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  1. Don says:

    This is the best advice about mountain biking I’ve read in years! Thanks for keeping it real, James.

    Reply • June 25 at 7:57 pm
    • bikejames bikejames says:

      Thanks Don, appreciate it…

      Reply • June 26 at 12:50 pm
  2. Phil says:

    Well hey, I did finish top 5 in CAT 2 at my local series a couple of weeks ago and I was pretty stoked. Thanks very much for helping me get that far. I could really tell that your workouts and guidance for the last year and a half really helped me stay strong through multiple practice runs and then still feel strong the next day for competition. For a reality check all you need to do is go back up the trail after your run and watch the CAT 1 and Pro guys make their runs.

    Reply • June 25 at 8:40 pm
    • bikejames bikejames says:

      Congrats on finishing Top 5, I know that you have been working hard for that. And you are a perfect example of mindset I wish more riders had and why I wrote the article – I never hear you ask me about fancy bike parts or advanced nutrition strategies, you just work hard on the basics.

      Glad I was able to play a part in helping you achieve one of your riding goals, look forward to working with you to achieve many more.

      Reply • June 26 at 12:49 pm
  3. Torren says:

    For an advanced rider I think its hard to go past Nino Schurter as the ultimate example of what a mountain biker should be; incredibly skilled, supremely fit has great results in both downhill races like megavalanche(winning a round in front of riders such as cedric gracia) and dominating XC world cups. What do you think James? I agree completely with the main message of this post, i’m sick to death of seeing people(usually 15 year olds) on huge travel dh bike riding trails that you could ride on a hardtail with 4 inches of travel and just plowing through technical sections relying on 2.5 inch tires and 8 inches of travel to replace skill and just walking up every hill on the trail. Put simply “all the gear and no idea”.

    Reply • June 26 at 12:46 am
    • bikejames bikejames says:

      Nino is a great example of what a mountain biker should be and you have to respect his ability to apply himself to whatever the trail puts in front of him.

      Around here I call it the “$5000 bike and $5 skills syndrome”…they try to replace skill and courage with money and technology.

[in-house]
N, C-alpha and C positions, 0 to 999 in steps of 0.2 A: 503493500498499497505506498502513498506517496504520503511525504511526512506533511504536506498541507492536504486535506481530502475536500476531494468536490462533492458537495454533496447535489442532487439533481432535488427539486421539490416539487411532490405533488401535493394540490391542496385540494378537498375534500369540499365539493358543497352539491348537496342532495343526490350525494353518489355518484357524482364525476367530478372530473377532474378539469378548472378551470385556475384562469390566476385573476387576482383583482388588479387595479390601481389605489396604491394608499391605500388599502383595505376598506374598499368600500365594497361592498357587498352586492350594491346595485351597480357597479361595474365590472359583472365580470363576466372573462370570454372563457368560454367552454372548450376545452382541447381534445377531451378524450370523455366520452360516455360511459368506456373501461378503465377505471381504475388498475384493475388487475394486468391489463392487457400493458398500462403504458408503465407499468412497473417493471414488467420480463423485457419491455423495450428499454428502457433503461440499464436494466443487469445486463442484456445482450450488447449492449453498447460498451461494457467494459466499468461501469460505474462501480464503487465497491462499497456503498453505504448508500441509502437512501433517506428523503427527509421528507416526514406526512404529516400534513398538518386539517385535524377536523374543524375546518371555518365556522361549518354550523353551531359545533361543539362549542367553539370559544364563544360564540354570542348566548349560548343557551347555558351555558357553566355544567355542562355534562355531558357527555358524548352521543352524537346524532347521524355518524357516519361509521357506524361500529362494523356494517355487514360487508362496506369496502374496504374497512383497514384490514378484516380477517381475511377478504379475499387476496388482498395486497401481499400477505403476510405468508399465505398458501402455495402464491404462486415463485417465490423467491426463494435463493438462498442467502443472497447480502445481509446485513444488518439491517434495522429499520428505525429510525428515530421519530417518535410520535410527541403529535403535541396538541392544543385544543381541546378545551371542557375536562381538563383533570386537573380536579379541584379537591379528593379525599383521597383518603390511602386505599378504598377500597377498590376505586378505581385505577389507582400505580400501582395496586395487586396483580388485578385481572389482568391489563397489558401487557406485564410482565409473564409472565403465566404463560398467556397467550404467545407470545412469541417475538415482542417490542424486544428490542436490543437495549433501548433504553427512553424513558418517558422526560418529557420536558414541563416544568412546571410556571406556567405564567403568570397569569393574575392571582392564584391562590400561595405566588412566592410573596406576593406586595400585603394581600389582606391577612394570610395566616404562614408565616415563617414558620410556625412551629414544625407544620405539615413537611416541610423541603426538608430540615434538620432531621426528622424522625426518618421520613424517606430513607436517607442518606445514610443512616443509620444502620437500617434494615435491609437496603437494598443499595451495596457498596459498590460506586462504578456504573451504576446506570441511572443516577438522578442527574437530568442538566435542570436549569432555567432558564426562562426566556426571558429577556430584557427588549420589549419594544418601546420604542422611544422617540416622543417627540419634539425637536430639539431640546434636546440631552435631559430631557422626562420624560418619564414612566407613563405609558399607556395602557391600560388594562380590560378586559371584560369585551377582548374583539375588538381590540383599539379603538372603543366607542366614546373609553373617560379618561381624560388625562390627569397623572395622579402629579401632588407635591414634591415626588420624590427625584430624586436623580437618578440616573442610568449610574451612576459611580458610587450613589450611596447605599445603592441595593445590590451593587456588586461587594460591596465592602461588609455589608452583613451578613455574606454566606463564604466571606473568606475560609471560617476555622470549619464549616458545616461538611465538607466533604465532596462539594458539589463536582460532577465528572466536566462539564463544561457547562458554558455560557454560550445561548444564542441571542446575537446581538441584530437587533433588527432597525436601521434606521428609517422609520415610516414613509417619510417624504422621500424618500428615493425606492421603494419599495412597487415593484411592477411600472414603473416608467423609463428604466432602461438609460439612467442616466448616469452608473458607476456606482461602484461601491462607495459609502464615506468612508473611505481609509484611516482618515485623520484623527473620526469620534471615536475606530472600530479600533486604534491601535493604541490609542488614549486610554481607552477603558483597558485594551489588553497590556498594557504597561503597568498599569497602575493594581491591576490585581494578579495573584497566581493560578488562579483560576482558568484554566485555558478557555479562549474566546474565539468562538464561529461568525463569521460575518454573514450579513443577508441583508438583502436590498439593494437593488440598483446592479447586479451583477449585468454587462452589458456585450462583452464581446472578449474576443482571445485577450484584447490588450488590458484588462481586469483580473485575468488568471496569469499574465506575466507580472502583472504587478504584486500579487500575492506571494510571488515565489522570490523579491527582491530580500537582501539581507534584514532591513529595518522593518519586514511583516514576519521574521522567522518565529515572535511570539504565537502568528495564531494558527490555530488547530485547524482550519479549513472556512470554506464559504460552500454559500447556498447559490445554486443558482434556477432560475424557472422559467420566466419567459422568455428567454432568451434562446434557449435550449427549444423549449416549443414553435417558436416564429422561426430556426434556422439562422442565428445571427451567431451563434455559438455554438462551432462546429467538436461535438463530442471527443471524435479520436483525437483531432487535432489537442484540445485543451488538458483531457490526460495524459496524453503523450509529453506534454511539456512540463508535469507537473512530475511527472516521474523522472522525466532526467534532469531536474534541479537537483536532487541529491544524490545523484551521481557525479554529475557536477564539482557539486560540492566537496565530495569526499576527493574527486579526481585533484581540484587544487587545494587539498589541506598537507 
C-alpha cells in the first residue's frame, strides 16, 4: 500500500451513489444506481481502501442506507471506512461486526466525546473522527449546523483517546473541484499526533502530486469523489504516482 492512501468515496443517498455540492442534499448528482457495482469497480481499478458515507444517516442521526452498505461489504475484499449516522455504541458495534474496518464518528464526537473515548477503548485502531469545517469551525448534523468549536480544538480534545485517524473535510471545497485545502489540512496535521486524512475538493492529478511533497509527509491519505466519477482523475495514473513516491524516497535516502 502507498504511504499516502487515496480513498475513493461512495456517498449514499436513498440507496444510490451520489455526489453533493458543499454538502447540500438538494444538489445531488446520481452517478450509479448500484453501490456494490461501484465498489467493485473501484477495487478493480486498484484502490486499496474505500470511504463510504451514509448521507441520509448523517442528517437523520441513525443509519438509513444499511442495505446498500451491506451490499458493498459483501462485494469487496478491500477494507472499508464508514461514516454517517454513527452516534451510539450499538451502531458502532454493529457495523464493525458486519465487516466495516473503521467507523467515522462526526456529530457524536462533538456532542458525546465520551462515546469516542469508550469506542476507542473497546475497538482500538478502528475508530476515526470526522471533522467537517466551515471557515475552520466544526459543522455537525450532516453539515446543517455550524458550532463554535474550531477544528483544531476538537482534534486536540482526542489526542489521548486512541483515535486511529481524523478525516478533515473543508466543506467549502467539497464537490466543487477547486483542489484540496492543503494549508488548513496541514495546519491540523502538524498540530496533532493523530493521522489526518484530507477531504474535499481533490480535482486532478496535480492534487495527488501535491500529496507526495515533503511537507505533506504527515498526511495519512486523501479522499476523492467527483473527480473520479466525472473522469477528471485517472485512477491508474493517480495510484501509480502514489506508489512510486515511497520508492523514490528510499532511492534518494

Reply • June 26 at 12:52 pm
  4. Justin says:

    Great article. Thanks.

    Reply • June 27 at 10:07 am
  5. Dimas Pino says:

    Exellent post, specially coming from somebody how makes money out the MTB industry. Thanks for being honest. Gear does not compensate for effort.

    Reply • June 27 at 4:49 pm
  6. Mike says:

    I don’t know how old you are James. You look like a young guy, but you are wise beyond your years. The older I get, the more I realize that many things in life are all about the basics ~ which is why I’m digging your website. I’ve been riding for years without realizing that there are fundementals to riding a bike well. Thanks for bringing them to light. I wish I could have learned this stuff 25 years ago.

    Reply • August 29 at 8:10 am
    • bikejames bikejames says:

      Like they say – better late than never. Glad you’ve found the info helpful.

      Reply • August 29 at 5:28 pm
  7. Ben says:

    Thanks for making me feel like dog shit. I thought I was doing ok! I love the website though. Great tools to build on…

    Reply • March 25 at 10:16 pm
  8. TO says:

    I read this post quite a while ago and it has helped me SO MUCH – thank you!

    I use it with nutrition, yoga, mobility (the Functional Movement Screen helps break the news that you’re no pro yet, too!), pedaling, and especially pumping – I have been telling myself I’m not that advanced with pumping for about a year and boy am I reaching new levels of that.

    This “you’re just not that advanced” mantra has helped me progress much much faster – and further up the cycling ranks – than I would have achieved without reading this article.

    It’s easy to let a few ‘aha moments’ get to you’re head – even as a beginner – and when you start thinking you’re good, you won’t even notice the gigantic leaps you could otherwise be working toward.

    Additionally, the whole “Don’t add fitness on top of dysfunction” thing keeps me super focused on the basics, and on maintenance stuff such as mobility and recovery work – I’m glad you pointed this out to me, too!

    Again – thanks!

    Reply • July 26 at 10:23 pm